Astronauts in Portsmouth

Nasa astronauts, fresh from a 12-day space flight on the shuttle Atlantis, met some very old technology today with a visit to a historic warship.

The six-strong Atlantis shuttle crew went aboard Nelson's flagship HMS Victory at Portsmouth Historic Dockyard, at the start the Nasa UK tour.

Until July 7, the crew - Mission Commander Ken Ham, Garrett Reisman, Steve Bowen, Tony Antonelli, Michael Good, British-born Piers Sellers, and Cmdr Ham's wife Michelle, a veteran astronaut - will meet as many young people as possible to talk about space and inspire them.

Mary RoseLater today there will be a presentation to thousands of schoolchildren at Fratton Park football ground in Portsmouth.
The visit was part organised by Portsmouth Grammar School. Spokesman Jeremy Thomas said: ''They are fantastic guys and they have been interacting with our pupils.''

Mr Thomas said pupils would see the film the crew made when they were in space at the football ground before they headed off for the next leg of the tour in Cardiff and a civic reception there tonight. ''It's a punishing schedule even for astronauts,'' he added. The crew will also visit London, Durham, Newcastle and Kent.

During their visit to Portsmouth, the Atlantis Space Shuttle crew were presented with a piece of the Mary Rose, the flagship of King Henry VIII, with a view to sending it up to space on a future mission.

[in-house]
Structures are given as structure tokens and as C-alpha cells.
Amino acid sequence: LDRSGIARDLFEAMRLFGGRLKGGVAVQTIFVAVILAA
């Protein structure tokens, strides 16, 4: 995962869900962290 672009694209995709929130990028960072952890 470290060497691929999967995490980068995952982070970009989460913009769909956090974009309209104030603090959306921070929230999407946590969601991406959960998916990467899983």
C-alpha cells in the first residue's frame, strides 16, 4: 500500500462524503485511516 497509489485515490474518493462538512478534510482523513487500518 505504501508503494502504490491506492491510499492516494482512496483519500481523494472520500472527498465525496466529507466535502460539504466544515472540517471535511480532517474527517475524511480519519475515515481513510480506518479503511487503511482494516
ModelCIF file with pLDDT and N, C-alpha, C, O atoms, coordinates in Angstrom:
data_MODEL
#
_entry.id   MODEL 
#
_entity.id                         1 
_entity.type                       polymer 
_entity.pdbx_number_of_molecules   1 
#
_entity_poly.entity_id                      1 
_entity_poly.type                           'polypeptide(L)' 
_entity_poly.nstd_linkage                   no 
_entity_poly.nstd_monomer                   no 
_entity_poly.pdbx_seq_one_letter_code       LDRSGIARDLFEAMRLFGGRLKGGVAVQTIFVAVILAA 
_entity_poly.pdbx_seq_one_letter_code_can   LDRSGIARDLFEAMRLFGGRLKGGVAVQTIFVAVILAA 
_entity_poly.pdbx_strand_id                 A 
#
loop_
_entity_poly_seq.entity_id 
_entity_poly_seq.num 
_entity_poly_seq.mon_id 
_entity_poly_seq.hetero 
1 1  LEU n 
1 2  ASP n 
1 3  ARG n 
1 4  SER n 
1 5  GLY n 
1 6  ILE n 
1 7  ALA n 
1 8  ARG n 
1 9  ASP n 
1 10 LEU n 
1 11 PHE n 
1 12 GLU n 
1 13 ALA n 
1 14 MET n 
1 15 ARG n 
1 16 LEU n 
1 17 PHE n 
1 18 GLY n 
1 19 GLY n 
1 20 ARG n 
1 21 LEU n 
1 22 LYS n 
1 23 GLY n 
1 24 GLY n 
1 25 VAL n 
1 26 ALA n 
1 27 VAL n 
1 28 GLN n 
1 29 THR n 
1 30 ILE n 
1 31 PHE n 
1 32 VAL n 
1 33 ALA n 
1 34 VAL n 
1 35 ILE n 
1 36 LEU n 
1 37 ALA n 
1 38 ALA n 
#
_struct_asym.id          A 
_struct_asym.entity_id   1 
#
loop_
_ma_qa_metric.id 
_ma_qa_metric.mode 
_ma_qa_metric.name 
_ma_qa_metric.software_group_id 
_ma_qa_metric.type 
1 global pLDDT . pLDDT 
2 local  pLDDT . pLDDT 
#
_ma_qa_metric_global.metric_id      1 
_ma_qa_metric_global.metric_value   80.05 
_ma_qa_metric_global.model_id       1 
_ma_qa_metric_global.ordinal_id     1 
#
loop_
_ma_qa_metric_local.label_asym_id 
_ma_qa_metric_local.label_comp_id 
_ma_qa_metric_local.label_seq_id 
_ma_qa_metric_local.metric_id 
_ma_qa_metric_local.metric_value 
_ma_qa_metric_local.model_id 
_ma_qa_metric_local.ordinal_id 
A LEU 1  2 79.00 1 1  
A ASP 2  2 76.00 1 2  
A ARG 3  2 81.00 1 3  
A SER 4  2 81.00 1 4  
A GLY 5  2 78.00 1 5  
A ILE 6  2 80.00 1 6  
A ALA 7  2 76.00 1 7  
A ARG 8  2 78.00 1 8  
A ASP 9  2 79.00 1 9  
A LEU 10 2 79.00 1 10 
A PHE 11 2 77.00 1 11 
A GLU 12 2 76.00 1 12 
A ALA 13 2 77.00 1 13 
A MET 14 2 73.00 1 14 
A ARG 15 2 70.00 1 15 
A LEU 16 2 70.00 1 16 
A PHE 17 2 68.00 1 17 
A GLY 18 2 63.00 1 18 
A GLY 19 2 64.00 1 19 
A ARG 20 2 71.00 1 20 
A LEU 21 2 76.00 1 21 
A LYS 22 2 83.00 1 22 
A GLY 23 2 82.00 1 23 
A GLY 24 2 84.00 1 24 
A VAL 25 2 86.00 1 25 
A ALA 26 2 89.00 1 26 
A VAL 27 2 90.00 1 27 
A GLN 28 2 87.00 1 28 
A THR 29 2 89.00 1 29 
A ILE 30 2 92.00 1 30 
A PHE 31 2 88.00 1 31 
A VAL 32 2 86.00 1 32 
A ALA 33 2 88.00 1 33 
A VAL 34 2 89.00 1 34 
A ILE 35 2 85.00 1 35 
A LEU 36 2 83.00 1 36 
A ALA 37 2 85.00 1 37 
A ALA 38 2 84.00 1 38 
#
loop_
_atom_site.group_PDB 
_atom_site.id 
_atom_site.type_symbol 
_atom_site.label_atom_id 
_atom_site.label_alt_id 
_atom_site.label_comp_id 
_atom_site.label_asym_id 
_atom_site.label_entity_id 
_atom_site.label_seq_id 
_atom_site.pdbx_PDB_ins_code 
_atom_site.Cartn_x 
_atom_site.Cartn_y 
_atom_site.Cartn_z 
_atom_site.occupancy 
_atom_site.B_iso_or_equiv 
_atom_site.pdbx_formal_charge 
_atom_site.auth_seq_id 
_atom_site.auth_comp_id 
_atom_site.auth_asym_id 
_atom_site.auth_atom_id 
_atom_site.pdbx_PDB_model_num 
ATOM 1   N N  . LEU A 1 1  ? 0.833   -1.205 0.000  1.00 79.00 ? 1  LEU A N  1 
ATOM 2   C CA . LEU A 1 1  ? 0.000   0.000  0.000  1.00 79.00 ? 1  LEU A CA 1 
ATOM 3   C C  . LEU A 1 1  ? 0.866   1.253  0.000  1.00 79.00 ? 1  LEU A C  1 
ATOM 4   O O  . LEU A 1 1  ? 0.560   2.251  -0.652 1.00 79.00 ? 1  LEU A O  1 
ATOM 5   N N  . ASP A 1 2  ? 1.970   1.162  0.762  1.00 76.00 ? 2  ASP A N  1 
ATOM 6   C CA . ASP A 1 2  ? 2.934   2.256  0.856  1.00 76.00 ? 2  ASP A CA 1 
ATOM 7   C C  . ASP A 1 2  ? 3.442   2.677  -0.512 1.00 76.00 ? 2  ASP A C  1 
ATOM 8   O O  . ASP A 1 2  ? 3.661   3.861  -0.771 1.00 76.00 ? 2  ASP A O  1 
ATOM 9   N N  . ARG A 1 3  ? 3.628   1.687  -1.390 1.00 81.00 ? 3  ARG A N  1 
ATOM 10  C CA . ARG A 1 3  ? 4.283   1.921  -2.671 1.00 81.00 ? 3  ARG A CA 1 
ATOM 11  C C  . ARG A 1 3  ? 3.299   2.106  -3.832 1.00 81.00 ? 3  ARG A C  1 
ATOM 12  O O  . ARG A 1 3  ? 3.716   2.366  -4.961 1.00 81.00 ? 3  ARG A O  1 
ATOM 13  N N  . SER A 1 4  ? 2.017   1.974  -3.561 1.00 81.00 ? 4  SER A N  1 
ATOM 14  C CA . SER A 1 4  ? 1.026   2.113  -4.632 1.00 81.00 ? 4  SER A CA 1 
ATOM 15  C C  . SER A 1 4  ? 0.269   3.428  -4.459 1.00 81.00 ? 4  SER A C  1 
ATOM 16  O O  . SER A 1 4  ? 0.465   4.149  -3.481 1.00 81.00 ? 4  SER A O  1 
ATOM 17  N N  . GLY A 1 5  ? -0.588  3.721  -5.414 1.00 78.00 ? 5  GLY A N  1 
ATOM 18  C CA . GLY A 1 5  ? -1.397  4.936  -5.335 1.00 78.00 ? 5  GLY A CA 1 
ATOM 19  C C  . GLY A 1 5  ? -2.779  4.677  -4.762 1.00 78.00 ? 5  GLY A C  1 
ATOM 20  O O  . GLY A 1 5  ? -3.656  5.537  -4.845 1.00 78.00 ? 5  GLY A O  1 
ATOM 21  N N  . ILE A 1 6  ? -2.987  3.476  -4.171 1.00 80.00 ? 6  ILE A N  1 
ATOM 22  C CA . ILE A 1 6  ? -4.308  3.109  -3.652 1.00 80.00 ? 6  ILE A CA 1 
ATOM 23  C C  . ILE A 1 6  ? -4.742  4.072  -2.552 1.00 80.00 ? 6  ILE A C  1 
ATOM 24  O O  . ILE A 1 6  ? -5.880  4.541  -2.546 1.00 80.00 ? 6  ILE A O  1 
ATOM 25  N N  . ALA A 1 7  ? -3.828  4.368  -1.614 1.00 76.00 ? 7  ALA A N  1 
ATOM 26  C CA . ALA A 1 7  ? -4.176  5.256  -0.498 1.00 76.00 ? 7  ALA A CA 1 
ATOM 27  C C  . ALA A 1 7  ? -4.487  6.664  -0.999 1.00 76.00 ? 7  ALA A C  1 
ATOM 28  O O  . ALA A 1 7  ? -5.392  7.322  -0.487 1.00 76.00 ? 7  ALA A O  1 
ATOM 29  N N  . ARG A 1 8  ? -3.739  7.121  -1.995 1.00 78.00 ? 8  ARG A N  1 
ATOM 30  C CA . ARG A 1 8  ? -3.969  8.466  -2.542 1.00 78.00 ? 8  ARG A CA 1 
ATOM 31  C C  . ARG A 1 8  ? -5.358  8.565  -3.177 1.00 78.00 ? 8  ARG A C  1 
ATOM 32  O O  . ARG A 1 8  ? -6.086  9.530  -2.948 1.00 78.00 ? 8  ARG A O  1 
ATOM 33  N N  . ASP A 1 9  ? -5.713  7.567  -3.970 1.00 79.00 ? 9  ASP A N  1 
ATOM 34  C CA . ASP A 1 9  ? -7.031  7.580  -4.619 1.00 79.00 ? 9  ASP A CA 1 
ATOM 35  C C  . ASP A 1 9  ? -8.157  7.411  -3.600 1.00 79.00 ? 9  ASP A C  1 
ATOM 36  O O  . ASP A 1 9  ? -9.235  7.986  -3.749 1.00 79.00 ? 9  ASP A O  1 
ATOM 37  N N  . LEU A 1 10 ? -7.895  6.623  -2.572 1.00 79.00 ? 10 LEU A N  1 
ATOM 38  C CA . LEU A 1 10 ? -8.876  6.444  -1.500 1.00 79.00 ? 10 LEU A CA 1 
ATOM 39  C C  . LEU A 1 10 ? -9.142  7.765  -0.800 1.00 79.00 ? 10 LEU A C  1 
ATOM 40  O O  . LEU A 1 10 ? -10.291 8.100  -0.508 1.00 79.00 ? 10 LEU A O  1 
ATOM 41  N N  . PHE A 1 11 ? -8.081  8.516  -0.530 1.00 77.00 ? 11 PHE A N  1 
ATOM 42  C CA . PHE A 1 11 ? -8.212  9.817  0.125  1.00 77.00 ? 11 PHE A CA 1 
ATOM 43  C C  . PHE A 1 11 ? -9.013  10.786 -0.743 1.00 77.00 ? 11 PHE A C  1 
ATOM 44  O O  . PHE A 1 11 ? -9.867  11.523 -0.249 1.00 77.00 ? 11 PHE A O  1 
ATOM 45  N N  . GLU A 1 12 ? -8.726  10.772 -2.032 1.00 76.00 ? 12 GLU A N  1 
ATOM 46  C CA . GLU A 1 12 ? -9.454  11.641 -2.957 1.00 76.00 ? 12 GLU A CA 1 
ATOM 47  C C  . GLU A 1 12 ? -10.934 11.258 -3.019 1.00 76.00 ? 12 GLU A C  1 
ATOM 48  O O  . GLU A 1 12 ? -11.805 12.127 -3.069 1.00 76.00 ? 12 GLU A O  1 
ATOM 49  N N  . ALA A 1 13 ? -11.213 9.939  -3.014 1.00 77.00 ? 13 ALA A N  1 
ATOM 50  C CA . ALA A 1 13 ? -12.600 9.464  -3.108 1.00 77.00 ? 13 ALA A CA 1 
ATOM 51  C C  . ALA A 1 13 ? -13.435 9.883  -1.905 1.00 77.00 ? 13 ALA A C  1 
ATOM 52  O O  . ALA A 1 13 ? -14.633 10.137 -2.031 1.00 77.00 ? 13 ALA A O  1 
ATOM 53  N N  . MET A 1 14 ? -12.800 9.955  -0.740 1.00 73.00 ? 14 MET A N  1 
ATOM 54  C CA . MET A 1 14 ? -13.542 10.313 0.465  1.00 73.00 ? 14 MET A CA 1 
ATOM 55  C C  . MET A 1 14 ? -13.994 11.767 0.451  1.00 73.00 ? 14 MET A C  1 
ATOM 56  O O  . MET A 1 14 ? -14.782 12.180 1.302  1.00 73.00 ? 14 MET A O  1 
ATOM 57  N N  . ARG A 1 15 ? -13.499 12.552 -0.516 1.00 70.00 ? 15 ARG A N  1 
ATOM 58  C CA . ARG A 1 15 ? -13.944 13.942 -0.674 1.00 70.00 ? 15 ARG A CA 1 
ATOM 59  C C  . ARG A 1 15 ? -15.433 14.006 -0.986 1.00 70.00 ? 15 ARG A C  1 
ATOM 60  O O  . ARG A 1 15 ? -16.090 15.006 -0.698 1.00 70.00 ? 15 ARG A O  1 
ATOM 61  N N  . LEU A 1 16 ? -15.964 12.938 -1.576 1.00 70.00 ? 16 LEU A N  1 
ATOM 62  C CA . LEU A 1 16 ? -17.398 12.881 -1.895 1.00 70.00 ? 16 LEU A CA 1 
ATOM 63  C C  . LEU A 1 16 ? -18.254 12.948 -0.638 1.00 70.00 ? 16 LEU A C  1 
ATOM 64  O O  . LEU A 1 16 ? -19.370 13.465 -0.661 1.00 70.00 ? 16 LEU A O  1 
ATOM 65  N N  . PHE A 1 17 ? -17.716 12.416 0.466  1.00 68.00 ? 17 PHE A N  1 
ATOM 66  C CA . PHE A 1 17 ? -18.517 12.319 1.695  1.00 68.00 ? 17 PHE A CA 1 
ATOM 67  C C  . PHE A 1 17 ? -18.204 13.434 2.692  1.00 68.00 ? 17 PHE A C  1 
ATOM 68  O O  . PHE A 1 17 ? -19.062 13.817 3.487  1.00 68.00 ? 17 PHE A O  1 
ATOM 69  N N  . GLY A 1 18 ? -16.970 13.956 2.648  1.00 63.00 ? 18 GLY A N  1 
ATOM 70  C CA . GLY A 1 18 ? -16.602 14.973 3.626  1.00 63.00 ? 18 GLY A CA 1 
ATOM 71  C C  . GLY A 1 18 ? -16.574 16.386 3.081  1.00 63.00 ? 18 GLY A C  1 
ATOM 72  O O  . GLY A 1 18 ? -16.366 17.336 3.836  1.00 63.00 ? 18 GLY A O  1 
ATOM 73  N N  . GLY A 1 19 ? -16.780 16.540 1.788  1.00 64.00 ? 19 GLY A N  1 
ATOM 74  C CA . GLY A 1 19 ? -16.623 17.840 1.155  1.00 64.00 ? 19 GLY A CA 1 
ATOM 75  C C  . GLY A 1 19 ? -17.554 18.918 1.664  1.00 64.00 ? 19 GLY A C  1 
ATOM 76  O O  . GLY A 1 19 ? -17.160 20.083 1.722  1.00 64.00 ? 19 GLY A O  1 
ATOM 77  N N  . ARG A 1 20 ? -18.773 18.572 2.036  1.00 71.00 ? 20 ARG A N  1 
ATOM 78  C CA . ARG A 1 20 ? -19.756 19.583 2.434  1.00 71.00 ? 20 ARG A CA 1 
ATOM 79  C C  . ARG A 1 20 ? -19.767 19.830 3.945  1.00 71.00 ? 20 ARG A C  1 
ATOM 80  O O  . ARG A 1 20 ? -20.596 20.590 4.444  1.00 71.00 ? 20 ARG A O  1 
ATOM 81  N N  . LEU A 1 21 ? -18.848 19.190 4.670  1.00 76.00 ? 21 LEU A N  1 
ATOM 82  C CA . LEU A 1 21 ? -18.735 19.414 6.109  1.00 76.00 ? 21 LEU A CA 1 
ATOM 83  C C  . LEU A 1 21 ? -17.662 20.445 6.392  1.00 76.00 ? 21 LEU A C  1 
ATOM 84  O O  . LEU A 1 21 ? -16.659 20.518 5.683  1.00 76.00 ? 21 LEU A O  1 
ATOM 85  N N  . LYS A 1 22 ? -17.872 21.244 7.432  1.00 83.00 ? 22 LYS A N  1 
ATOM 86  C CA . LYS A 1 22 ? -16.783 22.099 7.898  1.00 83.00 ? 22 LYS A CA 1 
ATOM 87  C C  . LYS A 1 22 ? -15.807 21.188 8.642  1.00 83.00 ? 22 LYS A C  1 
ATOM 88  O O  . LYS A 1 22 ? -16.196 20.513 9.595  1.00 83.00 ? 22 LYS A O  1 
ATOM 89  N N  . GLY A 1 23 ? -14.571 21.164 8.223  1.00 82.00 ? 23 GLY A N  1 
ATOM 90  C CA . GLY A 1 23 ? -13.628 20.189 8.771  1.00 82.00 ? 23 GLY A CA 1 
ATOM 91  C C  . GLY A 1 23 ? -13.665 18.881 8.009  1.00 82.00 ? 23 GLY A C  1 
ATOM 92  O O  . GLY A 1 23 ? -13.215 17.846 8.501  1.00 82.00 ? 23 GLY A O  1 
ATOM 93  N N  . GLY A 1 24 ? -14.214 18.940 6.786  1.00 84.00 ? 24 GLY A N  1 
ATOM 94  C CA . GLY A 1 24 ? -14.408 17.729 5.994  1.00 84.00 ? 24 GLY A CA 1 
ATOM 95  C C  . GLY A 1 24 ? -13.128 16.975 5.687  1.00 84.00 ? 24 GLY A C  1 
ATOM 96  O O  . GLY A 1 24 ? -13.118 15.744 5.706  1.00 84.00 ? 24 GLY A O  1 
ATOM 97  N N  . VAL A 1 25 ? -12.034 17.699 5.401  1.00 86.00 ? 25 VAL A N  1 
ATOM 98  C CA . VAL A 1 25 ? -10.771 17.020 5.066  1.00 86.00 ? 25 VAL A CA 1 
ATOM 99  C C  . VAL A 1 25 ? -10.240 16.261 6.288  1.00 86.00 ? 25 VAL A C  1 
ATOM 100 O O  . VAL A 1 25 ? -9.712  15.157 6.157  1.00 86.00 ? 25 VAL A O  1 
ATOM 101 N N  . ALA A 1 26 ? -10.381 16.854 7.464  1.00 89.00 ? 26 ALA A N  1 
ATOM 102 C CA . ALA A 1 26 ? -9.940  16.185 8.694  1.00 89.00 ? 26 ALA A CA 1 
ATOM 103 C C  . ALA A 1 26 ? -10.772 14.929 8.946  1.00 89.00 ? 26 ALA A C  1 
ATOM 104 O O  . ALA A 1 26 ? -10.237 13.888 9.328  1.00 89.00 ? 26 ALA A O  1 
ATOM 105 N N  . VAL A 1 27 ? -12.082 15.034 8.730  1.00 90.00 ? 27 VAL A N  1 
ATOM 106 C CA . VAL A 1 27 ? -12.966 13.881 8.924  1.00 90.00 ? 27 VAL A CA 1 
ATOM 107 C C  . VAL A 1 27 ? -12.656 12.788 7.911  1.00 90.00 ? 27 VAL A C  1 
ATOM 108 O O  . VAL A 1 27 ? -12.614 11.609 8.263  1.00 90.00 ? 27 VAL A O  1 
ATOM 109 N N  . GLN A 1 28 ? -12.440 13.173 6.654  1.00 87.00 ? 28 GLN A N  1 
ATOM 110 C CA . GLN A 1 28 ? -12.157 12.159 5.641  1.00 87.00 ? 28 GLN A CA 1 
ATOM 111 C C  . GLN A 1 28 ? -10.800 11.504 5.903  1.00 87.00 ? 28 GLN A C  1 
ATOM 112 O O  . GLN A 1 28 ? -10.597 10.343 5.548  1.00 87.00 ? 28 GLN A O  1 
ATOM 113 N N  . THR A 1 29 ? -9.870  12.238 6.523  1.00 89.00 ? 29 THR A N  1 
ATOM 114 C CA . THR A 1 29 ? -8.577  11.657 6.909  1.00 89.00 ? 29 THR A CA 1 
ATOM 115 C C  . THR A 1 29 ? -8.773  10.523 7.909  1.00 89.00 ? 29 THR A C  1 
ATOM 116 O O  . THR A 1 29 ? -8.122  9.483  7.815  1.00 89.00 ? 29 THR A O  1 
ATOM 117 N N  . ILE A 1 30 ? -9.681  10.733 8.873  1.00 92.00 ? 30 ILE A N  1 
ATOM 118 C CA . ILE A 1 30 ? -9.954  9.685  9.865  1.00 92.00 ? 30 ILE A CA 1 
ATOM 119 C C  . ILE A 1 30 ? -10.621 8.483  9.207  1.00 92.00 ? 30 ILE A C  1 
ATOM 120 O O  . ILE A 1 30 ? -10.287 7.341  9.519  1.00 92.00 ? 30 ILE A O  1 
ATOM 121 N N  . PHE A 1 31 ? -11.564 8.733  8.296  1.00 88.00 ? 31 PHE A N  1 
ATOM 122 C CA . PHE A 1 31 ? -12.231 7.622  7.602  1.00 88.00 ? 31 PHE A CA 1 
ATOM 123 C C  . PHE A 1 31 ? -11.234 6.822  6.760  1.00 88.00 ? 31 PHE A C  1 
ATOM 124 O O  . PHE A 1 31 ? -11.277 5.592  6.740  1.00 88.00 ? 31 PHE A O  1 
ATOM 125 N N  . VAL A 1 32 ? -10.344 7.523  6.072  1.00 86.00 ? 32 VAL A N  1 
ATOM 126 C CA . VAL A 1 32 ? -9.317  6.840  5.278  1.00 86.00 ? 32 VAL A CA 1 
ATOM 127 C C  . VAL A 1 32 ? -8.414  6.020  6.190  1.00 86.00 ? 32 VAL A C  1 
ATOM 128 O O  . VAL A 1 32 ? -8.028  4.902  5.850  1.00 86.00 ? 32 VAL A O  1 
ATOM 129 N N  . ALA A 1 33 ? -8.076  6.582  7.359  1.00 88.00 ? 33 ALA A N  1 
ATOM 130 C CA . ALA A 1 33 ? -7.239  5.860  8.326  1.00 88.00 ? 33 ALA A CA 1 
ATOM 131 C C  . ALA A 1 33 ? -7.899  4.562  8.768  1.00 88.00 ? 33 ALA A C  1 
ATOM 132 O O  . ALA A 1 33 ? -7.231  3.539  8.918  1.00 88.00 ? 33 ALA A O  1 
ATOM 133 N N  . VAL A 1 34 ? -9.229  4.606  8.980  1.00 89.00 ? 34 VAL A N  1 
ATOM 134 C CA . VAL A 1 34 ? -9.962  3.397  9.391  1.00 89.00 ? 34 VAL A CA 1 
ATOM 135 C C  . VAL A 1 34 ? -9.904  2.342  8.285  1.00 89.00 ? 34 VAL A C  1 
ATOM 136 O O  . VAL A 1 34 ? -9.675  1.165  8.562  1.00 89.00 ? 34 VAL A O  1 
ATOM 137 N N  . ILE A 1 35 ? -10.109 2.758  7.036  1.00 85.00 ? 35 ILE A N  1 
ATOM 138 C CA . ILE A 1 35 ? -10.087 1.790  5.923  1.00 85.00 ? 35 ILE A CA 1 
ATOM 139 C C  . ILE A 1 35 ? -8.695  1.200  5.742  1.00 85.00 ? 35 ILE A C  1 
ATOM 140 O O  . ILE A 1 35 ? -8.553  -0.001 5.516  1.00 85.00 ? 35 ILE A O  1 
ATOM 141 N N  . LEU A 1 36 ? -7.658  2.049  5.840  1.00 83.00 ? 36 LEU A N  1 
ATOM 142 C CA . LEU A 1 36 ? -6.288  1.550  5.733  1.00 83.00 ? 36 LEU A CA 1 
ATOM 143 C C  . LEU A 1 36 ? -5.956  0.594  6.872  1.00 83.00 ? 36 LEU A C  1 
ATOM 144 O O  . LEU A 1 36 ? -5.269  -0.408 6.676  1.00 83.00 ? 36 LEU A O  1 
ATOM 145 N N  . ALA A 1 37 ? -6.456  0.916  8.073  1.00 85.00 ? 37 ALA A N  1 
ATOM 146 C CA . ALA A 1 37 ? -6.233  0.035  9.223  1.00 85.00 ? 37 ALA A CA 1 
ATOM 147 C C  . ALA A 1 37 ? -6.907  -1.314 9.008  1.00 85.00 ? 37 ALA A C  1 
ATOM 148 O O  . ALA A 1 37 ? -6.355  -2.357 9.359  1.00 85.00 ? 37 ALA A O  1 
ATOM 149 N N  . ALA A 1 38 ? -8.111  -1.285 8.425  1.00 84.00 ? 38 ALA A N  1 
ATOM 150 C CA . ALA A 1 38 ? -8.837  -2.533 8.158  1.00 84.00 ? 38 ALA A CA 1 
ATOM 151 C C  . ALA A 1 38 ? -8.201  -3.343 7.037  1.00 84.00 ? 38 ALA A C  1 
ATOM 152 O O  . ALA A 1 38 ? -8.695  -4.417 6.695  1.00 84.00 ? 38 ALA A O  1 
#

The presentation took place at a gala dinner Sunday 27th June, on board HMS Warrior 1860, another ship that accompanies the Mary Rose at Portsmouth Historic Dockyard. John Lippiett, Chief Executive of the Mary Rose Trust, who made the presentation to the astronauts, commented:

Mary Roseβ€œIt is really tremendous to have the opportunity to present this little piece of the Mary Rose to the visiting Shuttle crew to take back to Houston, in the hope that it will be taken into space on a future mission. This parrel, in effect a wooden ball-bearing measuring some 3x3”, was part of the mechanism used to hoist the yards carrying the sails up the mast. It was therefore fundamental to the propulsion of this our first true warship. The Mary Rose was as revolutionary in technological advances 500 years ago as the Space Shuttle was in the early 1980s. Both have helped pioneer exploration and advance the sciences. It is most appropriate to mark their place in history in this manner.”